The hunt is sweeter than the kill. Because our imagination thrives on absence, we often don’t feel as fulfilled as we had anticipated when we finally get that object we so desired.

The risk increases depending on the emotional engagement, better yet, the lack thereof, with the actual object. It’s hard to form long-term emotional connections with things we possess. Post-purchase disappointment often kicks in hard when fantasy becomes a reality.

That’s why deferred gratification is often so rewarding. Resisting a temptation today in favor of a later (perhaps more significant) reward tomorrow.

Even though these principles are well known, they are poorly applied today. When you buy a new car, a rather significant purchase for most of us, nothing happens after signing on the dotted line. That’s basically adding fuel directly to the raging buyer’s remorse fire. After some months, you get a message from the dealership. You go to pick up your car, drive it off the lot, and that’s it. Good riddance.

Whether it’s a once-in-a-lifetime purchase or an ordinary commodity that gets bought all the time, leave your customer with something (extra) to be desired.

perpetual improvement

When conductors train their orchestra for a particularly challenging bit in a concerto, they will arrive at a point where improvement slows down, but does it ever come to a halt?

First, the error margin is reduced. 100% accuracy is required. Hitting the wrong key or snare is never an option. Once accuracy is achieved, the musicians could stop claiming; we now know this passage and can play it well. Are they, though?

What about the tempo? Is it being played as fast as it should be? What about playing that tricky part under pressure or with sweaty fingers? Is the artistic interpretation genuine, or are they too liberal with creativity?

As a conductor of an orchestra, or the CEO of a company, there is always room for improvement. Thinking there isn’t is a form of misplaced arrogance, one that typically isn’t helpful.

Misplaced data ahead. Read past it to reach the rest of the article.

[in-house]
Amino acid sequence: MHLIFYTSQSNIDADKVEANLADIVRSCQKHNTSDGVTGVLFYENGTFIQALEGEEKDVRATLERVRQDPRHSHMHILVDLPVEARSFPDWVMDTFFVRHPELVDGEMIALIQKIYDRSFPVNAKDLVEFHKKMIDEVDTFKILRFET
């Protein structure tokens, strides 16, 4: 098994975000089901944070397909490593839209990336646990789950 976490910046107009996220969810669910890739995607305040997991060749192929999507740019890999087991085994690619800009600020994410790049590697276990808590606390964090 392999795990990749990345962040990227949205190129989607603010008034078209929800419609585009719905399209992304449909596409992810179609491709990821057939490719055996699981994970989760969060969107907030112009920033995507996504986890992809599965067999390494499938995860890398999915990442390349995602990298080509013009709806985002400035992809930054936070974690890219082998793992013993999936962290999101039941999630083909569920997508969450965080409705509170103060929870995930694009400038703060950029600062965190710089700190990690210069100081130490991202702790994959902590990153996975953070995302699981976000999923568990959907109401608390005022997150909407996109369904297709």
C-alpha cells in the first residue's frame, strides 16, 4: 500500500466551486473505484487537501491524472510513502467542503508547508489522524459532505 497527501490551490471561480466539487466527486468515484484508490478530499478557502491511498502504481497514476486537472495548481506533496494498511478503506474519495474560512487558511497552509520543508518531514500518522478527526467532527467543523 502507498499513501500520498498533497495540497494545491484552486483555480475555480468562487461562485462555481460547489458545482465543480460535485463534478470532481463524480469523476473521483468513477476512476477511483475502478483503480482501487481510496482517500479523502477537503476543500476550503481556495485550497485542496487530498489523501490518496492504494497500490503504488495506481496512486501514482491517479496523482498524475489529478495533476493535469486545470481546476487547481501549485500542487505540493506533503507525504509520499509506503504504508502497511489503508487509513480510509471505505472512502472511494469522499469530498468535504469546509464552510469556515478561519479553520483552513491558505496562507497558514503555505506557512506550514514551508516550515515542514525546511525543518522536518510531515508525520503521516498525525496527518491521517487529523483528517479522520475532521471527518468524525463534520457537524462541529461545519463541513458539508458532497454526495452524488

bend nor folio

Selling isn’t optional. Regardless of the type of company, industry in which it’s active, selling is always an integral part of running a business.

Some people seem to excel at selling, whereas to others, selling doesn’t come as natural (straight away).

References, on the other hand, aren’t optional either. Whether it’s a photographer’s portfolio, a corporate company’s case studies, a restaurant’s reviews…

If selling isn’t a particular entrepreneur (and their company’s) forte, the importance of the references increases. A portfolio that the creator can take genuine pride in is bound to ooze out passion. When your heart is all the way in it, it rubs off, selling your work for you almost automatically.

Selling and (the ability to show) references aren’t optional. If one doesn’t come naturally, compensate with the other.

prepare for numbers

Everybody likes numbers. Think of those clickbaity lists or data presented in a nice infographic. Numbers are tangible. If Jay-Z knows what he’s talking about, numbers, as opposed to men and women, don’t lie.

The problem is, not everybody knows how to interpret numbers. Specifically, large numbers are tricky. After all, our capacity for statistical inference is relatively limited, especially if untrained.

Malcolm Gladwell once said: everybody likes numbers; it’s a matter of preparing the reader for them.

When you publish numbers directly connected to using your product, such as the time people will save, the percentage with which their efficiency will increase, the weight they will lose, the number of customers you have, the number of transactions you processed… Gently prepare your leads and customers for the numbers before you bombard them with data.

Build a story around your numbers.

availability cascade

The simpler an idea can be represented, the faster it will spread. Especially true for initially very complex ideas.

Collective beliefs gain popularity precisely because someone straightforwardly translated a particular complex process at some point in time.

Once the idea starts spreading, there is no stopping it. Network effects kick in. In the proverbial blink of an eye, the idea is now everywhere and became a collective belief, almost overnight. This phenomenon is often described as an “availability cascade.”

Fantastic if the idea is factually correct. Dangerous if it isn’t.

Water running down in cascading waterfalls can’t be physically made to flow the other way around. The concept of availability cascade, though, can, in theory, be reverse-engineered.

The easier you make a real-world problem, the bigger the likeliness you can leverage the availability cascade. Whether that problem is a concept that’s tough to grasp, a process that’s hard to guide, or a task that’s tough to perform.

Looking back at heroes who are walking or have walked this earth. Concepts like gravity and relativity are incredibly complex by nature yet have been made easy to understand for a broad audience.

Make things as easy as you possibly can for your customer.